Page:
BBC explorer in search of ‘headhunter tribe’ goes missing in remote Papua New Guinea jungle
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BBC explorer in search of ‘headhunter tribe’ goes missing in remote Papua New Guinea jungle

PROLIFIC British explorer Benedict Allen has reportedly gone missing in the remote jungles of Papua New Guinea while searching for a lost tribe of headhunters.

Allen, who was due to deliver a talk in Hong Kong on Wednesday, did not show up at the event and has not been heard from since he was dropped off by helicopter at a remote abandoned mission station in the country three weeks ago, the South China Morning Post reported.

The 57-year-old veteran adventurer, who has produced numerous documentaries for the BBC, was scheduled to arrive in Hong Kong on Wednesday to give a talk entitled “The Great Explorer: Life on the Edge’’ to the city’s chapter of the Royal Geographical Society before returning to the United Kingdom.

Keeping mum on Allen’s disappearance, officials from the society did not speak to the media on the matter. However, a notice advertising on the Hong Kong event said it has been “rescheduled to next year”.

The SCMP report said the father-of-three, who has also authored books about his travels, was trying to locate the Yaifo, one of the last tribes in the world who live in complete isolation from other communities.

SEE ALSO: Witch hunts in Papua New Guinea linked to jealousy

At the time of the expedition, Allen did not travel with a satellite phone or GPS device.

In a recent blog post, the explorer wrote: “The Yaifo, a band of people I made first outside contact with some 30 years ago, are still living in the remote Central Range of PNG. Furthermore, no outsider has made the journey to visit them since the rather perilous journey I made as a young man three decades ago.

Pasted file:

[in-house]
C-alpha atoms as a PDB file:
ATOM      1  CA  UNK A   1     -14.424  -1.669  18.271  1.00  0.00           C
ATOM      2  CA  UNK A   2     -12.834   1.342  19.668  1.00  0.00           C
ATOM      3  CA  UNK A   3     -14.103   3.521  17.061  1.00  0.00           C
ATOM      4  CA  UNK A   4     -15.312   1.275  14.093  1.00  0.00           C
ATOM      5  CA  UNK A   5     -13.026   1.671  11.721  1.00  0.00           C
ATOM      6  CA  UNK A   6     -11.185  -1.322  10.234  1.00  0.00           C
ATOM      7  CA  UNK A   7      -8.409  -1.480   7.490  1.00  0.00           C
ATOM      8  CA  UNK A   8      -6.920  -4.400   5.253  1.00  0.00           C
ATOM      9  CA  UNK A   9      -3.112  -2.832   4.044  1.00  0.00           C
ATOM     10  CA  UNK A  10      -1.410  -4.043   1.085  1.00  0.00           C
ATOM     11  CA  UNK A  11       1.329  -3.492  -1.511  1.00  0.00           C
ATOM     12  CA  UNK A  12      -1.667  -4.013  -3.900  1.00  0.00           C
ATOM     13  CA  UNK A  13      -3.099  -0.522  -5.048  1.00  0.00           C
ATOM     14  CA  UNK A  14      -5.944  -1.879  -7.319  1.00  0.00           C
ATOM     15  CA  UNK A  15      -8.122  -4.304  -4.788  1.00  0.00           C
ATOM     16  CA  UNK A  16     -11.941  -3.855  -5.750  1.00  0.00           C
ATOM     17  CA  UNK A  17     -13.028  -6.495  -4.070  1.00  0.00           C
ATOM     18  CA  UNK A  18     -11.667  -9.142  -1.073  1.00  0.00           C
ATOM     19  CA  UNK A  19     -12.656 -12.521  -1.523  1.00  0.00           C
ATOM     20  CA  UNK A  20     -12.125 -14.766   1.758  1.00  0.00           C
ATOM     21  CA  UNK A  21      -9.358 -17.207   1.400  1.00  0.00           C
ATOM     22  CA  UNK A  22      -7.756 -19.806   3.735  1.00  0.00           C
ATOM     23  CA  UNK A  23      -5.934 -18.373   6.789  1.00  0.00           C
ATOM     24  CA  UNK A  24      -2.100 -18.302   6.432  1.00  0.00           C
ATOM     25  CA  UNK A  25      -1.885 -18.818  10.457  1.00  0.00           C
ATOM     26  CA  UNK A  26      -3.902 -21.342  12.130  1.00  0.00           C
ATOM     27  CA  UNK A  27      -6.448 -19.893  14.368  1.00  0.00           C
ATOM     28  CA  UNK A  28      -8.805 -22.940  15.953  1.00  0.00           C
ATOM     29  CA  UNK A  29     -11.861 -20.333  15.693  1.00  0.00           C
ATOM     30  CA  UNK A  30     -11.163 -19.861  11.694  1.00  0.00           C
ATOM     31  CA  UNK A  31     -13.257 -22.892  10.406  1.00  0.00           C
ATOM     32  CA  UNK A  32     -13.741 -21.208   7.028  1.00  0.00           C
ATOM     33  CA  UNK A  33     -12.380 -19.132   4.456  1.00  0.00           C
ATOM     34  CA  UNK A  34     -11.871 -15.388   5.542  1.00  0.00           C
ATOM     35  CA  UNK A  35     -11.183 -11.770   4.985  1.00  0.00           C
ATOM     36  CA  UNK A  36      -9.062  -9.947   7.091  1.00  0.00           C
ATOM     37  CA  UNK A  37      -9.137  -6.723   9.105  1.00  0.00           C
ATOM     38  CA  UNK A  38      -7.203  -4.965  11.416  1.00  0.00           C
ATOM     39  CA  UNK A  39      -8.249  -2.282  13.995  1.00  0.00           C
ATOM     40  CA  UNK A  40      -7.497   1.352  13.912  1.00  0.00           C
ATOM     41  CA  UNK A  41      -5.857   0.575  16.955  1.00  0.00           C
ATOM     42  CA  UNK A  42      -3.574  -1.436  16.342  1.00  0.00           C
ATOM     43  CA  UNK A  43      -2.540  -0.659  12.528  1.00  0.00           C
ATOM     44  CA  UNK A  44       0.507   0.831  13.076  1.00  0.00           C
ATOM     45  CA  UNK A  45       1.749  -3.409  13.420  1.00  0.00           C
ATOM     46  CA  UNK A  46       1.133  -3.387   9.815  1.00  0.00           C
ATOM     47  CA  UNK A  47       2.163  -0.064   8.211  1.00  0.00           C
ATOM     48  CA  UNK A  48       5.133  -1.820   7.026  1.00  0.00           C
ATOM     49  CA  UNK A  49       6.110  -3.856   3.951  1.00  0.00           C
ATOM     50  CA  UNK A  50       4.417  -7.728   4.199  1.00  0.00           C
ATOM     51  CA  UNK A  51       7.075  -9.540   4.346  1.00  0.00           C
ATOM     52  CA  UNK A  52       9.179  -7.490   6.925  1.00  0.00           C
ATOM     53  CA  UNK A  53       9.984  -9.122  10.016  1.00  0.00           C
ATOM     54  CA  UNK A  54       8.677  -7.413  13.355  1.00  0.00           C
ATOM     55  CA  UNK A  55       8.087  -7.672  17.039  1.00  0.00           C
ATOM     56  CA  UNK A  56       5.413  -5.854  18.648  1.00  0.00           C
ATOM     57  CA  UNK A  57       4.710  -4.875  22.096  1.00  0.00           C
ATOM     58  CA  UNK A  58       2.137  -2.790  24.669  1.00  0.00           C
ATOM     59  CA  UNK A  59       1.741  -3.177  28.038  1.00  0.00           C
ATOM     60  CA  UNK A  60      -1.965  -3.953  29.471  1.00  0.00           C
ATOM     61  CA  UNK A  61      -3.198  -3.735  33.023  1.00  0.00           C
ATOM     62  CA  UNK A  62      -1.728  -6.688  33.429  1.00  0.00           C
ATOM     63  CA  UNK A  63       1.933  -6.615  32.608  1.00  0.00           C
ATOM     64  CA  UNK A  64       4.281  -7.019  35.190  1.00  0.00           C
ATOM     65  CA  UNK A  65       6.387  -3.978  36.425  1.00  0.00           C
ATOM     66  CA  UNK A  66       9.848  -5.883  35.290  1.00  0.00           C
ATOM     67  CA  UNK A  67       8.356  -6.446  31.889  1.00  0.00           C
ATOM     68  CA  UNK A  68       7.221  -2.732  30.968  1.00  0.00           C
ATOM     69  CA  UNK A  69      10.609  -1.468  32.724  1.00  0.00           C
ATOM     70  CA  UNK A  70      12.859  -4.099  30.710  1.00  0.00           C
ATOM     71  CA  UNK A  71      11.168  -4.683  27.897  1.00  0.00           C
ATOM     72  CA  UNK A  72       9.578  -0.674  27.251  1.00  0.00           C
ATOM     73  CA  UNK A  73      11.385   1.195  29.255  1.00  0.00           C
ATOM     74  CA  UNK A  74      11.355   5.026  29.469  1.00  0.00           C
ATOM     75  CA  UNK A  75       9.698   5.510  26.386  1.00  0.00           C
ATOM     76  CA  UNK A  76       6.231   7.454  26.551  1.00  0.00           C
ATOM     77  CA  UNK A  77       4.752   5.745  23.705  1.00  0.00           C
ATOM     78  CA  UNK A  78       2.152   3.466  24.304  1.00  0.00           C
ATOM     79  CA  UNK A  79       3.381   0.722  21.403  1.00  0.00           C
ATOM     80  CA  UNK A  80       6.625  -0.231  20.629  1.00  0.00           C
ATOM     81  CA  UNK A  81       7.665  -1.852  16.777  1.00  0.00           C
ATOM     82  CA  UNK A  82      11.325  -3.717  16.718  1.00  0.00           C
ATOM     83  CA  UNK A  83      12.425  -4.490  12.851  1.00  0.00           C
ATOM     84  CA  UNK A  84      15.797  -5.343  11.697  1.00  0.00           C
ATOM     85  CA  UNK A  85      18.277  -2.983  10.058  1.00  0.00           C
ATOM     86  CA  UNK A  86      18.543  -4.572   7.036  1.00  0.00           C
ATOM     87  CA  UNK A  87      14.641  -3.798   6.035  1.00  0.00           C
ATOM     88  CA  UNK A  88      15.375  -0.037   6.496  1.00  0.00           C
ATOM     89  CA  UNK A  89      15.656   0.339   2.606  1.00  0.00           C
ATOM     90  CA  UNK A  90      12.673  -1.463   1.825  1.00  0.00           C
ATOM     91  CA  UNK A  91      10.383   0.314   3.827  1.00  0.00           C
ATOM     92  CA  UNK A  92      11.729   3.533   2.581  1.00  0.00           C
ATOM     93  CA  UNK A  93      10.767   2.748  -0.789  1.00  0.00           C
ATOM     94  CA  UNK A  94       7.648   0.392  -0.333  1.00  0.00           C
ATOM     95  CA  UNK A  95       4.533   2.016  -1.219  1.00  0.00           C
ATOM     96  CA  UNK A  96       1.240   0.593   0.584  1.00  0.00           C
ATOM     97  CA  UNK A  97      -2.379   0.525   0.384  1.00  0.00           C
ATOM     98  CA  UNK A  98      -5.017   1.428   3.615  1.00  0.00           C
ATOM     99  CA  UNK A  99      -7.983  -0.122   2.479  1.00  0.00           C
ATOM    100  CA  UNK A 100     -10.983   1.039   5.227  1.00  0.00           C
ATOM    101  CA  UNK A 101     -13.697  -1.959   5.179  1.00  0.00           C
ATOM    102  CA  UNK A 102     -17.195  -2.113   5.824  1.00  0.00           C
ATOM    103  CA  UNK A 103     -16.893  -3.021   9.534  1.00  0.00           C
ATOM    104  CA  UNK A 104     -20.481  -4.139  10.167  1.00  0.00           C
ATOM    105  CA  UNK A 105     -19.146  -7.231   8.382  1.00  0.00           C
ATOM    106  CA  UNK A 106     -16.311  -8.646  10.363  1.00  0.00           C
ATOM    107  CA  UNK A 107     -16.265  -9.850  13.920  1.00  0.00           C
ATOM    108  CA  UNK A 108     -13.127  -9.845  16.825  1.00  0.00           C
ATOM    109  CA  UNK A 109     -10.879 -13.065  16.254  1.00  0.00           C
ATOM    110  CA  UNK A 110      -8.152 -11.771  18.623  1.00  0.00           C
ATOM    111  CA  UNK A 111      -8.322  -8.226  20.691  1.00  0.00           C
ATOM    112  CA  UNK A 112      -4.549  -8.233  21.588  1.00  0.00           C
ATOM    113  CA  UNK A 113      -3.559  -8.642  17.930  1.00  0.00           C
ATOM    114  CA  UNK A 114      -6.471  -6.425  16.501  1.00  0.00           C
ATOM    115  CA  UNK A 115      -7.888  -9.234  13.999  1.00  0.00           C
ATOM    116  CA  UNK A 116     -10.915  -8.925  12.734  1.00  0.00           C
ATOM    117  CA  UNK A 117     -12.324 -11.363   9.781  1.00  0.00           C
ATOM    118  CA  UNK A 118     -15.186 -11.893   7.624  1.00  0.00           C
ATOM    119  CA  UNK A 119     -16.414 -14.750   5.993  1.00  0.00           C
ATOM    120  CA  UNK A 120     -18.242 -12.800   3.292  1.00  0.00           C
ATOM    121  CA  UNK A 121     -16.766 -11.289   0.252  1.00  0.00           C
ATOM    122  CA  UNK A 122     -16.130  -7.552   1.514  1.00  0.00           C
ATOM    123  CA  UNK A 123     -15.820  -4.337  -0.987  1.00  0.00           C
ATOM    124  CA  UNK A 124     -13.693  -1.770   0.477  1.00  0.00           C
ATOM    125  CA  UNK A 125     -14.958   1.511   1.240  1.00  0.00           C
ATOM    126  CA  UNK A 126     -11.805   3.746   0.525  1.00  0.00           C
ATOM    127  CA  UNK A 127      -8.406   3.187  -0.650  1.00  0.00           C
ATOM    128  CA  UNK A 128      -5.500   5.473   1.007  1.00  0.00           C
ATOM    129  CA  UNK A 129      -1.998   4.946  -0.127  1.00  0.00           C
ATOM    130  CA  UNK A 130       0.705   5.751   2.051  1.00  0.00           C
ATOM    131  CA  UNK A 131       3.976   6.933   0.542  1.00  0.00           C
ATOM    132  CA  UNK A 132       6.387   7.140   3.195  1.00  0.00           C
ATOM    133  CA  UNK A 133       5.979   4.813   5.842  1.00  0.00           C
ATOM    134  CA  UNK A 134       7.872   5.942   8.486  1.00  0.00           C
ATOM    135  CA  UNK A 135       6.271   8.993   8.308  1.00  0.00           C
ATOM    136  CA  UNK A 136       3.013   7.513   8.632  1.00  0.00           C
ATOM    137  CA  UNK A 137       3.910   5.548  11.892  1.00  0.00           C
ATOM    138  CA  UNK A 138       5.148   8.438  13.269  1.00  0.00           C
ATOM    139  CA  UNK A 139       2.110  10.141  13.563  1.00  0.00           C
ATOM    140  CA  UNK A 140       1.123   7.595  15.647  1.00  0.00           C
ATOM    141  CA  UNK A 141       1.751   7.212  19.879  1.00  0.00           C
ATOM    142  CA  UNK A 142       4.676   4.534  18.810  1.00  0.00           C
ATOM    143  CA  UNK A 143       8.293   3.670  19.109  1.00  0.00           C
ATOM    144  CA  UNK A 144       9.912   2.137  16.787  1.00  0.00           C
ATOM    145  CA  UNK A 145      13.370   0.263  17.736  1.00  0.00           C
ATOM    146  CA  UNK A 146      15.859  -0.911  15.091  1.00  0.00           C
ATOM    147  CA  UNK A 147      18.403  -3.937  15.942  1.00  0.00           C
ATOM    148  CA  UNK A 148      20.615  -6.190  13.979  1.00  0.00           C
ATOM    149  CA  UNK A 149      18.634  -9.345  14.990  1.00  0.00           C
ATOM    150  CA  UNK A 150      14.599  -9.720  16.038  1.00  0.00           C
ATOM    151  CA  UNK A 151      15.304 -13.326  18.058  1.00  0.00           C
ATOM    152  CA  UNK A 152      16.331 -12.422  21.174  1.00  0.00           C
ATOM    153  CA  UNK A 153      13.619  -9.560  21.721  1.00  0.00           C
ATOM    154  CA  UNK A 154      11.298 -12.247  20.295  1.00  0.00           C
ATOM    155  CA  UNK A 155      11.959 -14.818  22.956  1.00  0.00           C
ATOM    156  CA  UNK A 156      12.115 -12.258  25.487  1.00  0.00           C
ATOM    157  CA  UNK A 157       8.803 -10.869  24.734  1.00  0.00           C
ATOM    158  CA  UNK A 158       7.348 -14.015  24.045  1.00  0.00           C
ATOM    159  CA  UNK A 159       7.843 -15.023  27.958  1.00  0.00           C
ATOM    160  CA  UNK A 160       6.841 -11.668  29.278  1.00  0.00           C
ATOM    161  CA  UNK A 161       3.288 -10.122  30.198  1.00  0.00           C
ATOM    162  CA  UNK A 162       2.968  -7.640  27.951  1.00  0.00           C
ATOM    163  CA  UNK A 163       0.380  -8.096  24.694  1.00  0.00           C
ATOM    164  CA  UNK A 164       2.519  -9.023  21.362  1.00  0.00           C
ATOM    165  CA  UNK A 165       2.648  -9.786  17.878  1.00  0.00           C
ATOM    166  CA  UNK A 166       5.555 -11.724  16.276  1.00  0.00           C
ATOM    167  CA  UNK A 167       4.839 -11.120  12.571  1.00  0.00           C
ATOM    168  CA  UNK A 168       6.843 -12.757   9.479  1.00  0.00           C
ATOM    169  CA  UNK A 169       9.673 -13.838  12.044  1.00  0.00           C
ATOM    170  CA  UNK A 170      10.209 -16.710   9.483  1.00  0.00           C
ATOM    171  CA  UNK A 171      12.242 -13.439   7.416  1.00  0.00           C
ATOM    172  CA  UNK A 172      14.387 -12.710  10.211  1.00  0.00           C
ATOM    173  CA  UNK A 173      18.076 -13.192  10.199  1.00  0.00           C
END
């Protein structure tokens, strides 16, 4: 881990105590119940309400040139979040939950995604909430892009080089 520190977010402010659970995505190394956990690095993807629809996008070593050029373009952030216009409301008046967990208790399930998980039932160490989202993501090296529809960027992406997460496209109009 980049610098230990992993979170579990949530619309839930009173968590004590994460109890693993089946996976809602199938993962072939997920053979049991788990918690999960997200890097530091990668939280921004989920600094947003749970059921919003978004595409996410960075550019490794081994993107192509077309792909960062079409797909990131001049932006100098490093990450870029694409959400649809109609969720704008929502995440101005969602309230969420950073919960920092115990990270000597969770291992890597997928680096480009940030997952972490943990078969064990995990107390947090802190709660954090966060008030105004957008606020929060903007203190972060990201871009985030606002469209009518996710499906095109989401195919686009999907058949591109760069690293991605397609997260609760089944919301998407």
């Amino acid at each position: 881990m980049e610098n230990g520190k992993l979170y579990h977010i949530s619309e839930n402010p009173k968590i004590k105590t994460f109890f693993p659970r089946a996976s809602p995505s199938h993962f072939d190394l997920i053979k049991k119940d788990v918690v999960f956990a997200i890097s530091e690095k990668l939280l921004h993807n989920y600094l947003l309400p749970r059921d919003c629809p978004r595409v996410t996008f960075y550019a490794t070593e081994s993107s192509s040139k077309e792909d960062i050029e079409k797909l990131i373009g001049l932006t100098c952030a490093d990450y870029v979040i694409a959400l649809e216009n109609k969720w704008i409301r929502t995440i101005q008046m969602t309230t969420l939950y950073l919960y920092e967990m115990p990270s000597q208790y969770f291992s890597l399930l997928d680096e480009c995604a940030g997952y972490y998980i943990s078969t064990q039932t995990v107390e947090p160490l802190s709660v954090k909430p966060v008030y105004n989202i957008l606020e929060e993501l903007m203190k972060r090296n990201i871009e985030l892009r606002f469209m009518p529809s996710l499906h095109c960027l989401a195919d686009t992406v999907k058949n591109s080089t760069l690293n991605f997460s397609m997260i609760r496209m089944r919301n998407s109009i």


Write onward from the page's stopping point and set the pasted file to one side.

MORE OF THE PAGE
“This would make them the remotest people in Papua New Guinea, and one of the last people on the entire planet who are out-of-contact with our interconnected world.

“In October I’m hiring a helicopter to drop me off at the abandoned mission station, Bisorio … If – and only if – it seems ethical, I’ll try to assemble a small party, as I did all those years ago, and head off upslope into the mists to visit the Yaifo in their remote abode. The aim is to create a brief record of their lives …”

In his previous trip to meet the tribe, Allen said he was greeted by “a terrifying show of strength, an energetic dance featuring their bows and arrows”. He also anticipated the same treatment on this trip, and whether he could even reach their village under the “treacherous terrain”.

SEE ALSO: Enjoying the hospitality of headhunters in Borneo

According to The Guardian, his 35-year-old wife Lenka Allen, said: “The little one, Beatrice, is always saying ‘daddy’ and she’s trying to telephone him on my mobile, looking at his photo on the screen. They all sense the tension in the flat and they are worried, deep down.

“He has been so careful since I married him. He hasn’t done anything this scary and slightly reckless – it’s the first time that he has gone on his own.

“I am trying to stay positive and hope it’s going to end up well and he will come out of the jungle soon. Maybe he miscalculated the distance he’s going to have to cross on the way back, or there could be obstacles.”

Katie Pestille, Allen’s older sister, commended his wife for her courage but said the two were cross with him.

“It is typical of him to go off without GPS – if he had that, people would know where to find him. Unfortunately that is not Benedict’s style, he likes to do things the hard way,” she said.